Acer today added to its Chromebook family with the launch of two new models, the 15.6-inch Acer Chromebook C910 and 11.6-inch Acer Chromebook C740. Though they differ in size, both new Chromebooks feature durable design qualities that make them better suited for school environments. It starts with using reinforced covers that can withstand up to 60kg of force, Acer says.
Are you enrolled in college? If so, you have enough expenses already -- tuition, books, parking, beer, and so forth. The last thing you want to do is spend even more money on software, hence why your PC is filled with open source software. That's one option, though if you'd prefer to roll with Office, it might not cost you a dime. Microsoft just introduced a self-serve model for students and teachers that lets them claim Office 356 at no cost.
LeapFrog, the company behind the popular LeapPad for kids, once again has the little ones in mind with its new LeapTV console. Billed as the first educational, active video gaming system, LeapTV was designed from the ground up for kids ages three to eight years old. LeapFrog's grand vision is to change the way kids learn by combining activity and movement with educational curriculum.
We've all sat around and doodled during our grade school days, and some of us still do it during board room meetings and any other time our minds wander. Kids today have it better than we ever did -- while our doodles all ended up in the dust bin, Google will award a $30,000 scholarship to one lucky artist as part of its 2014 Doodle 4 Google competition, the search giant announced.
Putting a laptop in the hands of a child is a gamble in and of itself, let alone deploying a line of notebooks in a classroom filled with kindergarten students. Accidents happen, but rather than ignore the education segment, Lenovo on Wednesday announced a couple of ruggedized ThinkPad models built specifically for K-12 students. These include the ThinkPad 11e and the ThinkPad Yoga 11e.
I can't tell you the number of times I came down with dysentery, one of the many diseases that stopped me dead in my tracks on the Oregon Trail. But I plodded on, a banker from Boston who developed a skill for shooting bison and fast moving critters. And then it would be time for recess. Today's generation may never known of the awesomeness that was playing Oregon Trail on an Apple computer, but thanks to Valve, a good many will experience Portal 2 in the classroom as part of a "Steams for School" initiative.
Japanese culture? Awesome. Learning to speak or read Japanese? Awesomely challenging. For native english speakers, learning to read Japan hiragana and katakana script can be a painful, frustrating experience of the same order as putting together a set of Ikea shelves all by your lonesome. Luckily, Japanophiles needn’t fret over learning to read, thanks to Learn Kana, our Chrome Web App of the Week.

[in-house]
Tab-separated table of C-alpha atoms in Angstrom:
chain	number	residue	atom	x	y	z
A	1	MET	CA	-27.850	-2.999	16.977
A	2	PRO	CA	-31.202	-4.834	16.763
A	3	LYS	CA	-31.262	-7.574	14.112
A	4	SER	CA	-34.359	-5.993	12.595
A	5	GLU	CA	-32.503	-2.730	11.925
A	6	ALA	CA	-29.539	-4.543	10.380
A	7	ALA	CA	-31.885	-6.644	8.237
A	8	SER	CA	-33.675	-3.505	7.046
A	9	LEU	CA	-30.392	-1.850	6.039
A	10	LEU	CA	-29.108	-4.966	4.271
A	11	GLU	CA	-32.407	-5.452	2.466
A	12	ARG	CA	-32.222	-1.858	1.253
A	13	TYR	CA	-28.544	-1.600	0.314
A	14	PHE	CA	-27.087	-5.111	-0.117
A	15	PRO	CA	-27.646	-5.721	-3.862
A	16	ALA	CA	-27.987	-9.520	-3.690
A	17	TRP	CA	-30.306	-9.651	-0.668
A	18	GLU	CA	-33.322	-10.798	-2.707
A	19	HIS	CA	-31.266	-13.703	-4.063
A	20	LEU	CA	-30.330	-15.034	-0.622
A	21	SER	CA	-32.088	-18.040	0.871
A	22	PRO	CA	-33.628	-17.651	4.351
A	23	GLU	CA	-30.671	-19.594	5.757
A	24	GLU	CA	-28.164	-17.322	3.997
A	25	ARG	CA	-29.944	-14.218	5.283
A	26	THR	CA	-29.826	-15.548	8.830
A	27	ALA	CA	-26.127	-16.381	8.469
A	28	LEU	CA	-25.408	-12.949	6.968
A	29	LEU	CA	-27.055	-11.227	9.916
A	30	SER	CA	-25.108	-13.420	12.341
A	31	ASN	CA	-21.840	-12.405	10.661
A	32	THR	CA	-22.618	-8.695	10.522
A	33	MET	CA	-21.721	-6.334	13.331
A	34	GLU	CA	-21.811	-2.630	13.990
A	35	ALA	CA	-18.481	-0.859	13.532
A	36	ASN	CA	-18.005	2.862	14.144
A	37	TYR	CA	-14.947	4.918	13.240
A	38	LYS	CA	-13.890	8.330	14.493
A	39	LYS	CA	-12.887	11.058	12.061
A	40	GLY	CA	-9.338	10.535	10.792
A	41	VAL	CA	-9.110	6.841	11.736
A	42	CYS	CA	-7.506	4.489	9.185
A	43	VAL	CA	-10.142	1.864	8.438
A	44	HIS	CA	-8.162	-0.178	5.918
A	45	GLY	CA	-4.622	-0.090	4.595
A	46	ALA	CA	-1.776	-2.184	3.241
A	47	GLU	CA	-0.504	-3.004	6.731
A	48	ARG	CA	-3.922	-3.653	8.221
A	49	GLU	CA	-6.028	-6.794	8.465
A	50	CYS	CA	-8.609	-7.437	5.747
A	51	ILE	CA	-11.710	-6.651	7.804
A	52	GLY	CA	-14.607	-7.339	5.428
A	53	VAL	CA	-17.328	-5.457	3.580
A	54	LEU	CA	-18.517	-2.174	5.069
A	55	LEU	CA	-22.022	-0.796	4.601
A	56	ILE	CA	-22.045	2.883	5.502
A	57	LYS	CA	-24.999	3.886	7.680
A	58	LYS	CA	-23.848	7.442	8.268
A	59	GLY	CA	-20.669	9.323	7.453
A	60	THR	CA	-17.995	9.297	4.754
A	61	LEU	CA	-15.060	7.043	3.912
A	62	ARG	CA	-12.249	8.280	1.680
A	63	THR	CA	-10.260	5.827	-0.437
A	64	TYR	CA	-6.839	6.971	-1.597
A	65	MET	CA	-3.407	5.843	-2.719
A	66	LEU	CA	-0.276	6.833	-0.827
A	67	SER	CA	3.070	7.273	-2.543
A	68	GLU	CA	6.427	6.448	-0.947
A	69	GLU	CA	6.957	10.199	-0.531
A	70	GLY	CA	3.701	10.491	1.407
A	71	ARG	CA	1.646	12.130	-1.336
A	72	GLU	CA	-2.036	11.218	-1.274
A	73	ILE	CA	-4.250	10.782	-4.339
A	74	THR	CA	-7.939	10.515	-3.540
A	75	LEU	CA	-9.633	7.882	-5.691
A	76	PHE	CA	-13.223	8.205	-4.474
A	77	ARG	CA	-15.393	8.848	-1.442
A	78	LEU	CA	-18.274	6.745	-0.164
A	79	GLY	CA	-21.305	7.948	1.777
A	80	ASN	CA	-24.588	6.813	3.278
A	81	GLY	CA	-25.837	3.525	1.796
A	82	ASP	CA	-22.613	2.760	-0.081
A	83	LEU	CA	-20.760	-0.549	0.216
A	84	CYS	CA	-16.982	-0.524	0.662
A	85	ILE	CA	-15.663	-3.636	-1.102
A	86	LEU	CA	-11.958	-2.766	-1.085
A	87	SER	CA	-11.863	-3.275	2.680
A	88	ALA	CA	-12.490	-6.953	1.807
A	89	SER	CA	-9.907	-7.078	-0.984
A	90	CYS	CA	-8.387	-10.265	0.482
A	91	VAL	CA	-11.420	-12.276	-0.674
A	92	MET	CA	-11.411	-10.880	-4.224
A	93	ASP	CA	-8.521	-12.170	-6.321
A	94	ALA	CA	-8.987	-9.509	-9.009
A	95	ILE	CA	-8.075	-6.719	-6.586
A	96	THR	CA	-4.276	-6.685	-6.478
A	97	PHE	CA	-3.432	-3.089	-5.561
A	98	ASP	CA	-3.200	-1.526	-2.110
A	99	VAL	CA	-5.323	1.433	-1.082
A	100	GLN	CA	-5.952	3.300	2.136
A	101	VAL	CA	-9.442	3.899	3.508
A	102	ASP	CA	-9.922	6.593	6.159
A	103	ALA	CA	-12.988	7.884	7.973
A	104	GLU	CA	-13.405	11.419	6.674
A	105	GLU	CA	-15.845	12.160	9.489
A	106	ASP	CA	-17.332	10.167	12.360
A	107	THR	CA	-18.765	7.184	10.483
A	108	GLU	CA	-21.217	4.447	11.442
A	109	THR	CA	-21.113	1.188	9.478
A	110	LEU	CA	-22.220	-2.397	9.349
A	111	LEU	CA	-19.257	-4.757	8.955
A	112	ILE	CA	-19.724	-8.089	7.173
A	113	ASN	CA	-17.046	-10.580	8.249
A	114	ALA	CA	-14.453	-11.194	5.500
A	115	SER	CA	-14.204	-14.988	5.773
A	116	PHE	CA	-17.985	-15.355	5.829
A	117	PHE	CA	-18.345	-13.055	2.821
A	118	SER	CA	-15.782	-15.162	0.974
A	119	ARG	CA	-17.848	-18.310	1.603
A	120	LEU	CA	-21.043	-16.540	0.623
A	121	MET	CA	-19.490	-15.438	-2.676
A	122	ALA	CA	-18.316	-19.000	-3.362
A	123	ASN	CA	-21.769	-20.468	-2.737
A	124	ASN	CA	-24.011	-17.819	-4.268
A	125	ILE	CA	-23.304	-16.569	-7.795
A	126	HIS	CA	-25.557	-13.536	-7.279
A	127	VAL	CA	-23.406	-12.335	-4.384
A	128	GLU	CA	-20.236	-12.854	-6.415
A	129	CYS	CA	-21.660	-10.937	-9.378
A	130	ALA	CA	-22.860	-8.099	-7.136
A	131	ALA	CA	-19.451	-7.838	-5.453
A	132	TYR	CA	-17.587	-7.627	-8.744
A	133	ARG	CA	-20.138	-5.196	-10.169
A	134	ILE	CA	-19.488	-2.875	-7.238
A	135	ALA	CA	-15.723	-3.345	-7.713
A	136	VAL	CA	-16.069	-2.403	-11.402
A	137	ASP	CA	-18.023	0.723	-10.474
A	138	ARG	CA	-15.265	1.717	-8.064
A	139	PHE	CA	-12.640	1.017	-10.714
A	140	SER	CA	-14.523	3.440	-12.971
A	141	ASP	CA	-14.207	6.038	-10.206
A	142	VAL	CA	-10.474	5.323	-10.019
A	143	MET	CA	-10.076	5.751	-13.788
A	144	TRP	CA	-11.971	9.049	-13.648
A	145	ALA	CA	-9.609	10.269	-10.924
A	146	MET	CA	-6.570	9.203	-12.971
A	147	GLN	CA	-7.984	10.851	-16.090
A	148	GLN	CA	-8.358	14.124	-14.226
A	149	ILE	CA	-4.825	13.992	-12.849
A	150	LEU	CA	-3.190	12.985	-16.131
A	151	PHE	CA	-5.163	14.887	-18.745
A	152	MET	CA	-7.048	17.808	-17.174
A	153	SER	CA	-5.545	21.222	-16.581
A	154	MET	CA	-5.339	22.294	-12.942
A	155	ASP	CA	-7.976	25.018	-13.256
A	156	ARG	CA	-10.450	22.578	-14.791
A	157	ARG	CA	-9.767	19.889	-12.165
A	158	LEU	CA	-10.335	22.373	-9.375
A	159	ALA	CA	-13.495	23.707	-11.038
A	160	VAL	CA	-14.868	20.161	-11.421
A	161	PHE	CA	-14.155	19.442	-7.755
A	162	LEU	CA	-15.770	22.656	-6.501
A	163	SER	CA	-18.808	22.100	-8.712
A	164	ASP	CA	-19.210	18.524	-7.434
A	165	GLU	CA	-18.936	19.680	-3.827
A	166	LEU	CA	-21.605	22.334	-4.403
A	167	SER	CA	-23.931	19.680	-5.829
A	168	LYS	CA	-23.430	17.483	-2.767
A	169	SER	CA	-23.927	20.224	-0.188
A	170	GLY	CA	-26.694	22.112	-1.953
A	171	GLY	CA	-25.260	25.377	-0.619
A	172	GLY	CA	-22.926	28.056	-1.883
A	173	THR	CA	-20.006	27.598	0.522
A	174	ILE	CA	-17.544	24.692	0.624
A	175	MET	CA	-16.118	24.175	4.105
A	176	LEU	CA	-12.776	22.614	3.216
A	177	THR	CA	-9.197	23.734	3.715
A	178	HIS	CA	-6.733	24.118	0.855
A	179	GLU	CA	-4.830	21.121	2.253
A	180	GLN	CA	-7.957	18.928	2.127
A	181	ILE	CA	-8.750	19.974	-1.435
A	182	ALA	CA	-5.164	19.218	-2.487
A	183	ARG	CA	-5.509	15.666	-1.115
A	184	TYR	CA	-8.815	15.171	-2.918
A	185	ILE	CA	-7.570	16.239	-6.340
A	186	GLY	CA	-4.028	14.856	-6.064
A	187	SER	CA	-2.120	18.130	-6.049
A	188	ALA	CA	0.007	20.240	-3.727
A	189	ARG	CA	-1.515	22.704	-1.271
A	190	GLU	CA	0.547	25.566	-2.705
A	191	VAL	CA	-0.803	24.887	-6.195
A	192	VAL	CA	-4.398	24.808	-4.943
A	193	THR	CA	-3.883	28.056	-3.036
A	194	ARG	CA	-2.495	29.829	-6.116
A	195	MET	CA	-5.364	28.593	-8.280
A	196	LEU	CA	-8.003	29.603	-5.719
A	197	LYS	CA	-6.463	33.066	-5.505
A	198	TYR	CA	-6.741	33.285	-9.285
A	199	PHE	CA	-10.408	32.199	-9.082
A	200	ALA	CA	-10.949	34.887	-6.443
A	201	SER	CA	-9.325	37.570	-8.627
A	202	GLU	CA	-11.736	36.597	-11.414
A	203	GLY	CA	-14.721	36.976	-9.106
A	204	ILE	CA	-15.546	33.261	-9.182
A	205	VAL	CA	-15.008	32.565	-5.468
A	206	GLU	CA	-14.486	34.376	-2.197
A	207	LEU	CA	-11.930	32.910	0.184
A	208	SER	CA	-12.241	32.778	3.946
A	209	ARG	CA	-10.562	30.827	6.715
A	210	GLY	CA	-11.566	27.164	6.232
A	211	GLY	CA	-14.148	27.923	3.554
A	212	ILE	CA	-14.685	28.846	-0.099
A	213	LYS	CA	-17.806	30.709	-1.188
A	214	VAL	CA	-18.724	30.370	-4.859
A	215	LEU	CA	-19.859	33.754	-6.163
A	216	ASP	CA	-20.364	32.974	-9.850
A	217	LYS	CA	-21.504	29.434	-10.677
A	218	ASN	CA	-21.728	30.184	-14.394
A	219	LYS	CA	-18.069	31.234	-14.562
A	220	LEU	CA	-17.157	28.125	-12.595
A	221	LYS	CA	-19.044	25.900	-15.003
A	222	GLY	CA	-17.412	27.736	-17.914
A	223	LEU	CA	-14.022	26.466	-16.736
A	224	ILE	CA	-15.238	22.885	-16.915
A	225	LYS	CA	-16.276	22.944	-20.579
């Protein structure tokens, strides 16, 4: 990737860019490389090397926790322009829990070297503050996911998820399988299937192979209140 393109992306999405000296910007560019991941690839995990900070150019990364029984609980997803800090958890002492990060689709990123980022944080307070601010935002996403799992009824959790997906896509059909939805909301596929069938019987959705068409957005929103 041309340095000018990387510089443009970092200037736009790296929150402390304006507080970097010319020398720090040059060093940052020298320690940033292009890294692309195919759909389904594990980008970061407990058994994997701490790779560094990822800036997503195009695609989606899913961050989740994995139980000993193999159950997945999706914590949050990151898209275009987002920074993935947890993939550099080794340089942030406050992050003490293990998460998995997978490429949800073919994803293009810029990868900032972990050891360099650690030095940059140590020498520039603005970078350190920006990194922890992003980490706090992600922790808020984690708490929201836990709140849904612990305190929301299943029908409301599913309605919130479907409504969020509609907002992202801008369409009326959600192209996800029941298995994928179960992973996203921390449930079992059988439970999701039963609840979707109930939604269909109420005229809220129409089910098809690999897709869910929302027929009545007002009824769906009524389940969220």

The adventures of Sherlock Holmes have been wowing us with his fierce intellect, uncanny forensic prowess and rampant drug abuse since 1887. In 1939, Batman hit the scene, filling the criminals of Gotham with dread thanks to his highly developed detective skills, an encyclopedic knowledge of multiple sciences, wicked gadgets and a deep grief-fuelled psychosis. Montgomery Scott —Scotty—the beloved Chief Engineer of the U.S.S Enterprise: Thanks to his knowledge of particle physics, warp theory and a lifetime’s worth of hands-on experience, he was able to pluck his crew mates from the clutches of a fiery death countless times. Sadly, he too had his faults: routinely lied to his superior officers about repair times and spent his off-hours soaking himself in scotch, whiskey and something green? Don’t we geeks deserve a better class of hero? If our heroes are flawed, can’t they at least be real people? We’d like to think so. There have been so many scientists, innovators and educators throughout history that deserve to be elevated higher than the fictional ideals we idolize and talk about on a daily basis. To give you an idea of what we’re talking about, we’ve put together a short list of eight real-life geek heroes who, while never doing battle with the Klingons, jumped from rooftop to rooftop or solved an crime that confounded Scotland Yard, still managed to make the lives of thousands—even millions of people in some cases—a little bit brighter.
When Google launched its Chromebook initiative for business and education customers, potential clients weren’t given very much flexibility when it came to financing. Basically they either chose to agree to a three-year subscription fee, or they could look for something else. In a rather rare change of heart, Google has reversed the three-year requirement, and are now giving both sets of customers the option to buy the machines outright with one year of support instead. Clients will have the option to renew web-based admin, phone support, and hardware for years two and three, but it is no longer required.
Violence isn't the answer, but that doesn't change the fact that video killed the radio star. Cutting-edge technology has, for the most part, managed to stay out of the police notes since the day that the radio star pushed up daisies. The case against digital audio's role in the CD's disappearance stalled due to lack of evidence.. Now, the dark side of technology is rearing its ugly head once again; cursive handwriting is dead in Indiana, the victim of required typing skills.